Stunning custom art headboards in Hotel Eastlund guestrooms. Artwork was printed on fabric with archival inks then wrapped on soft headboard and mounted direct to wall. Janelle’s assistant Merideth Yung sits on bed.

Studio Art Direct selects Badri Valian for commissioned artworks for guestrooms at Hotel Eastlund, Portland, Oregon. Nudes.

Studio Art Direct commissioned San Francisco artist Badri Valian to create four figurative paintings for the guestrooms. The four paintings rotate throughout the 168 guest rooms

Hotel Eastlund owner Desmond Mollendor and art consultant for project Janelle Baglien.

Studio Art Direct president Janelle Baglien with Hotel Eastlund co owner Desmond Mollendor and friend Jim at hotel grand opening

Go where the night takes you at Hotel Eastlund. Reception desk graphics by Studio Art Direct, hospitality art and graphic consultants for project.

Behind reception is a custom glass etched panel with the slogan for the hotel “go where the night takes you.” Credit owner Alan Battersby for coming up with the concept. Studio Art Direct design.

Hotel Eastlund owner Alan Battersby at opening party June 2015. STudio art direct art consultants.

Hotel Eastlund co owner Alan Battersby. Alan has genius and contributed an enormous amount to the art selections at the hotel. Working closely with Janelle Baglien of Studio Art Direct, the art collection packs a powerful punch.


Bridget under construction

Hotel Eastlund

Owner Alan Battersby moves couches in lobby before opening.

lobby glass panels at Hotel Eastlund by Studio Art Direct, hospitality art consultants

Hotel Eastlund lobby under construction

Studio Art Direct, Hotel Eastlund, Tyler Marchus painting

Tyler Marchus encuastic painting on 6th floor

Loui Jover artwork adorns Hotel Eastlund lobby. Commissioned by Studio Art Direct, Portland, Oregon

The Loui Jover artwork on glass is a floating wall which separates the lobby from the business center

hotel eastlund-andrea lonas photography-1886

Stunning custom art headboards at Hotel Eastlund created with archival inks on fabric then wrapped on soft headboard mounted to wall.

Hotel Eastlund artwork by Studio Art Direct

Corridor artworks on every floor greet guests as they step off elevator.  Janelle Baglien selected narrative type figurative paintings to enhance the theme of the human form which is prevalent throughout the hotel.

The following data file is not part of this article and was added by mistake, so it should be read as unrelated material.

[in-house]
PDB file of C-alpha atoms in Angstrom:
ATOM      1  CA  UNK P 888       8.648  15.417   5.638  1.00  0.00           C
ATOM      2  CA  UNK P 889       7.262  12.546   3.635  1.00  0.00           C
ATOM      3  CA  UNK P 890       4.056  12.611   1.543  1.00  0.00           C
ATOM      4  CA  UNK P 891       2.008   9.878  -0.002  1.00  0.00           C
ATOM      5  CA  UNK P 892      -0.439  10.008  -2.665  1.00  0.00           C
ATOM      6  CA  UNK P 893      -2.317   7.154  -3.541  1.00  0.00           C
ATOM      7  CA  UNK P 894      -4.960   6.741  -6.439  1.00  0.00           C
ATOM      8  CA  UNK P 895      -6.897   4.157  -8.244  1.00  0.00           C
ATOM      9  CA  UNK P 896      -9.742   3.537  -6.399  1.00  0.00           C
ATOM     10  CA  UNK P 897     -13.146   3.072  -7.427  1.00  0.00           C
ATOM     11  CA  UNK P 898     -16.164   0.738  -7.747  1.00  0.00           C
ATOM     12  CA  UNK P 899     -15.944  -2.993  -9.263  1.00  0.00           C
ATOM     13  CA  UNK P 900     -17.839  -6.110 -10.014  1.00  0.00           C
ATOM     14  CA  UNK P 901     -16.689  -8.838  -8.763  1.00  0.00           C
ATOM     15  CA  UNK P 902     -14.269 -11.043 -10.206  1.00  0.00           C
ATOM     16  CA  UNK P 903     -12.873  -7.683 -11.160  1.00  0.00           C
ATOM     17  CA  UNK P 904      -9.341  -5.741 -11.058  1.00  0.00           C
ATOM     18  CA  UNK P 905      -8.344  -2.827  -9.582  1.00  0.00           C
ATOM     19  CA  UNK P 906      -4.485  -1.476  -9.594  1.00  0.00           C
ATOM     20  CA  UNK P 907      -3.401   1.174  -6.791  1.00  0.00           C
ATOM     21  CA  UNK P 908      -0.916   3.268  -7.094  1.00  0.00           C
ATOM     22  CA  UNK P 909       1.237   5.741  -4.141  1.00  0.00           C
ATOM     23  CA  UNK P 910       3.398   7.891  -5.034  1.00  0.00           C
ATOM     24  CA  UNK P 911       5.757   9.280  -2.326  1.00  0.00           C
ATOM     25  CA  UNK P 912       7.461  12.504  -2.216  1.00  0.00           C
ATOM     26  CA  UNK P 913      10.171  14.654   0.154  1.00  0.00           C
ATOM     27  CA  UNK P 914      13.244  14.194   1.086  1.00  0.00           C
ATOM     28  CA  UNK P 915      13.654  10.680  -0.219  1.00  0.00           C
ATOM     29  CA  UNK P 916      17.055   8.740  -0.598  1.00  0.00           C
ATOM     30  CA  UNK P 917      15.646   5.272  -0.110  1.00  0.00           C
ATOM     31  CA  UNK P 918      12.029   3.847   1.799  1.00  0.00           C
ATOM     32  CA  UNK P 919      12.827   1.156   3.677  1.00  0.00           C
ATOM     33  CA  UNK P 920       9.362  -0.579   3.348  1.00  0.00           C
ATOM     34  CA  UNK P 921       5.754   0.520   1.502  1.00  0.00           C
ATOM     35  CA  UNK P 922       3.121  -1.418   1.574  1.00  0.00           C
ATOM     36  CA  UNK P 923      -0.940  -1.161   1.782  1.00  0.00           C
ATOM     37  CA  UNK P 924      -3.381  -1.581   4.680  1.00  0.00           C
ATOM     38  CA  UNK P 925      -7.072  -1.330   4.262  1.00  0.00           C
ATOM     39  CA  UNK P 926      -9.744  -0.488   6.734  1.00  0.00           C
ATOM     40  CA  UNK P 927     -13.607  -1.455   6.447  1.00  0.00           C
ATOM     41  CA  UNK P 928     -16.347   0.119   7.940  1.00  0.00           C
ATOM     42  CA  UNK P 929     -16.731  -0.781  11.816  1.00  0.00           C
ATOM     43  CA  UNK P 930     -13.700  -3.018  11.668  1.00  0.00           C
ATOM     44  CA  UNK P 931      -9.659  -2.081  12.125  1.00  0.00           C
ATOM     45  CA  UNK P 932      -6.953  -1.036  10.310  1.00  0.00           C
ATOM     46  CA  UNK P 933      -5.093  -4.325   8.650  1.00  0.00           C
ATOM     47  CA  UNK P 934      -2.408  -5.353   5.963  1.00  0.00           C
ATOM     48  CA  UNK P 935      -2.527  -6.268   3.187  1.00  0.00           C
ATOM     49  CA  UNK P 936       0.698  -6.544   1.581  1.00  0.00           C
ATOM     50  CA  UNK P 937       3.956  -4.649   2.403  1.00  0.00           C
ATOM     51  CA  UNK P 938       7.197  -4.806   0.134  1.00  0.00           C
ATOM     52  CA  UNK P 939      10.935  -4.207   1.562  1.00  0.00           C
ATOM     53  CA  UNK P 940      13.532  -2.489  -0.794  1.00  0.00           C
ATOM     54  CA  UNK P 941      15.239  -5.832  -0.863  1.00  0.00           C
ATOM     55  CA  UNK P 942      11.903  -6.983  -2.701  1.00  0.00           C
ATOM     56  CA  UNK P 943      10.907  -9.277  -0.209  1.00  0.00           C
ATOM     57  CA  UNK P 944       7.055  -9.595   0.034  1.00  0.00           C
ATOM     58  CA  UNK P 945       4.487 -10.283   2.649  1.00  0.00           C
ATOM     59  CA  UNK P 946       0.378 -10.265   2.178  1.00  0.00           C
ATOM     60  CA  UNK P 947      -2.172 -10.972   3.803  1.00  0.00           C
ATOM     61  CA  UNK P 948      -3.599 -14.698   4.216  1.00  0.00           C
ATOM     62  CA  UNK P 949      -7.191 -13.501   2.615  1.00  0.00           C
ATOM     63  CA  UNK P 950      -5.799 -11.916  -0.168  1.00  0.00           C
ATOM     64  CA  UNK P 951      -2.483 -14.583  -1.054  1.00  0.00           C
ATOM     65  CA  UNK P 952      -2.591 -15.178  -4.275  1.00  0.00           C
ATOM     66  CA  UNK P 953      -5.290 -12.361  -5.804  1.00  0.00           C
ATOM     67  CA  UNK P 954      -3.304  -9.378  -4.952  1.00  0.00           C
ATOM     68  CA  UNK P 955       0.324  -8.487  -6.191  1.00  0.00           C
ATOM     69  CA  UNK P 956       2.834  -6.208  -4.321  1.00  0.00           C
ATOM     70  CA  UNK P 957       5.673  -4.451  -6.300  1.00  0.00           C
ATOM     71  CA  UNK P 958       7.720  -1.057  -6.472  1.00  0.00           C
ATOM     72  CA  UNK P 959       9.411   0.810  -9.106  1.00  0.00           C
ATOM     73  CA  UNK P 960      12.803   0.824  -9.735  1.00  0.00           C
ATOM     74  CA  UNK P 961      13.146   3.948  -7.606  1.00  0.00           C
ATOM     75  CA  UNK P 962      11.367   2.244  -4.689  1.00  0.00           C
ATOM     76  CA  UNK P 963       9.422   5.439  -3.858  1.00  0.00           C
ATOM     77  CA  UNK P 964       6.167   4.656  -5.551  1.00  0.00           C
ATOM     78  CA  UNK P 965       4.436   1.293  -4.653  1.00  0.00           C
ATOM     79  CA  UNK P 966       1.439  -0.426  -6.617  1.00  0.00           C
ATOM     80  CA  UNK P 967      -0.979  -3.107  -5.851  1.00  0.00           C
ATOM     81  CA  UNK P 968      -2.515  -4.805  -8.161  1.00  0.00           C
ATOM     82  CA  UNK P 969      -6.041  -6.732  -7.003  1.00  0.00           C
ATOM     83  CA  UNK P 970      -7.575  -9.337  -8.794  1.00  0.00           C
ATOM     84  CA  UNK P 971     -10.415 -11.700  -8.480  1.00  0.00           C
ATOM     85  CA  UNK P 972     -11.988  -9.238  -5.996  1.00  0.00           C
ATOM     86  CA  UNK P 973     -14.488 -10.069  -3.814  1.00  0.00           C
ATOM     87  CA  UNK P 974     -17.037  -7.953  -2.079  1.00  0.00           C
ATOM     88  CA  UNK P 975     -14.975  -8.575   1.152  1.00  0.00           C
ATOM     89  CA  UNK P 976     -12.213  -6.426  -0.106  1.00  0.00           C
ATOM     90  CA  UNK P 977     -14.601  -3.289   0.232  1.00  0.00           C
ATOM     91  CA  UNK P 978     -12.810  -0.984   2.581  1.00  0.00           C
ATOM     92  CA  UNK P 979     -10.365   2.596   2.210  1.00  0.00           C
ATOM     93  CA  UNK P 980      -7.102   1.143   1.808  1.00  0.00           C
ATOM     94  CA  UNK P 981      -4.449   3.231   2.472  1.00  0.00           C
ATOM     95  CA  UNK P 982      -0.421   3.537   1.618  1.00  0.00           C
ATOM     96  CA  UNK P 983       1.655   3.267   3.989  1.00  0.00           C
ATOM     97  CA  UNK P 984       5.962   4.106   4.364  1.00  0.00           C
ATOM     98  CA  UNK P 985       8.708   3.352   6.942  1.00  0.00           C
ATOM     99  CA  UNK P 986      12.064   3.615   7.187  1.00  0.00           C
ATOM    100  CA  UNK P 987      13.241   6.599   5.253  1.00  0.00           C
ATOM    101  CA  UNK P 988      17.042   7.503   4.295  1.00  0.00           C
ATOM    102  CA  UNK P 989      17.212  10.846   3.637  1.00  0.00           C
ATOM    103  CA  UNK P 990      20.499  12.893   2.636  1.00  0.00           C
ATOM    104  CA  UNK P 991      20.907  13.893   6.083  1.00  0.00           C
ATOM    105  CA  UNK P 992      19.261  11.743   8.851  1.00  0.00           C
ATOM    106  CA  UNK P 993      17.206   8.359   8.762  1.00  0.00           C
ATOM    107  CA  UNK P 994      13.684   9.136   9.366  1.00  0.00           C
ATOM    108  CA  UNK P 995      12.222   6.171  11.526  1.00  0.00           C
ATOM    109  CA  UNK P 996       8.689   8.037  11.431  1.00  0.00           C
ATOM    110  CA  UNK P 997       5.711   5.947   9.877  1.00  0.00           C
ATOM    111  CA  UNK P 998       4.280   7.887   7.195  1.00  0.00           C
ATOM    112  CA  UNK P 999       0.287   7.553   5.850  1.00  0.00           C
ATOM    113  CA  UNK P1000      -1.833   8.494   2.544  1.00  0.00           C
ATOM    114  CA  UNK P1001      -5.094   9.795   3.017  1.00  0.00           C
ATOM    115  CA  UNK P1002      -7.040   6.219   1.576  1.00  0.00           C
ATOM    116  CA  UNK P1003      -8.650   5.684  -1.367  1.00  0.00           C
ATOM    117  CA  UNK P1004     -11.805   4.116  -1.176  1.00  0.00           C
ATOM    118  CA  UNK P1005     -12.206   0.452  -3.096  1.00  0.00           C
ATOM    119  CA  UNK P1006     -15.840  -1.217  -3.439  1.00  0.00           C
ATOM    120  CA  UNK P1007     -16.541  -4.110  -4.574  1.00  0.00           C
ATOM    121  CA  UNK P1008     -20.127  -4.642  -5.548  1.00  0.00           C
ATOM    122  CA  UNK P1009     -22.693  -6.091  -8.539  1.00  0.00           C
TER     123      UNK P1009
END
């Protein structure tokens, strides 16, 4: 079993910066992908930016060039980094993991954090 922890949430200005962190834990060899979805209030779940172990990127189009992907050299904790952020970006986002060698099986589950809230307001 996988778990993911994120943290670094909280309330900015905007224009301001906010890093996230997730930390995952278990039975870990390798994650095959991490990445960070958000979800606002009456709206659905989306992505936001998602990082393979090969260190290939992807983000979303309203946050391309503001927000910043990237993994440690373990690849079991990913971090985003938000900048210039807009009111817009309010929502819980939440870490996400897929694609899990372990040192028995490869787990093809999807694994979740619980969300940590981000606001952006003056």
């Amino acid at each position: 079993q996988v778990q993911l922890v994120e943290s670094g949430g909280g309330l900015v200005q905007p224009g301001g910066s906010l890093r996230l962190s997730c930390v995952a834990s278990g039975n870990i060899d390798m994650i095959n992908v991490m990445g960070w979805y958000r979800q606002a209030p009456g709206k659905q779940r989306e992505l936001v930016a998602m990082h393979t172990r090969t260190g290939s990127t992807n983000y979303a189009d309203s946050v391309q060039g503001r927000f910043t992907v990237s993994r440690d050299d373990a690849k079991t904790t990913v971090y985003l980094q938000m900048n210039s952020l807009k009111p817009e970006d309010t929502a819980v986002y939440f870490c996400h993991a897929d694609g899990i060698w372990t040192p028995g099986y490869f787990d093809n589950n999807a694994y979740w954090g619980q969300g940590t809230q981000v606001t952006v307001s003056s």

Photo credits:  Jonathan House,


Andrea Lonas, Sam Tenney, Janelle Baglien






Studio Art Direct art consultants for Hotel Eastlund, Bridget Bardot on glass

Lobby Hotel Eastlund.  Briget Bardot fl0ats on glass in the lobby.  The installation (10’x15′) was created by tracking down photographer Terry O’Neill in London, licensing the image, resing up the photograph in large scale, and printing with frit ink on glass, then laminating to another piece of glass so that the image is protected an tempered.

Hotel Eastlund Portland Oregon hotel art consultants Studio Art Diredt

Guest rooms

Hotel Eastlund artwork by Studio Art Direct

Large scale glass floats between the lobby and the guest office/conference room.  Janelle Baglien commissioned artist Loui Jover of Australia to create a custom painting with words and images about Portland set against the winsome eyes of a woman.  Jover was directed by Baglien in composition, size and palette.  

Call to Oregon & NW Artists

For Northwest Artists only.  We are curating new artworks for 2015/16 catalog.  Artworks selected will be licensed. Submit your artwork for consideration today.  Due Feb. 20, 2015

Here is what we are looking for:

1.   Spring color palettes.  No red.  Below is an example of the palette and artworks from our 2012 collection that incorporated these colors in creative ways.

Popular color palette for artists in 2015

2015/16 color palette are the soft spring colors.

Artworks for healthcare example palette and composition

2.   Groupings of 3-5 images in same size ratio that can be installed as a set (series).  We need to fill very large walls, so we often install a grouping of artworks down corridors or in large public areas.

Studio Art Direct top seller Sarah Goodnough

Sarah Goodnough’s set of 4 beautiful spring bird paintings is a best seller.

Studio Art Direct top seller Bonnie Bruno

Bonnie Bruno’s garden series is a top seller

3.   Works of art that can be reproduced large.  That means that the scan or photo must be taken of a fairly large original. It does depend on the medium however.  We often reproduce images on materials such as wallpaper and plexiglas as large as 144″ high or more!

4.  Any 2-D medium even pastels are beautiful when reproduced on different surfaces like canvas or plex.  So mediums like digital arts, photography, pastels, oils, acrylic, monoprints, multi media, collage, and whatever else you can dream up are perfect for reproductions.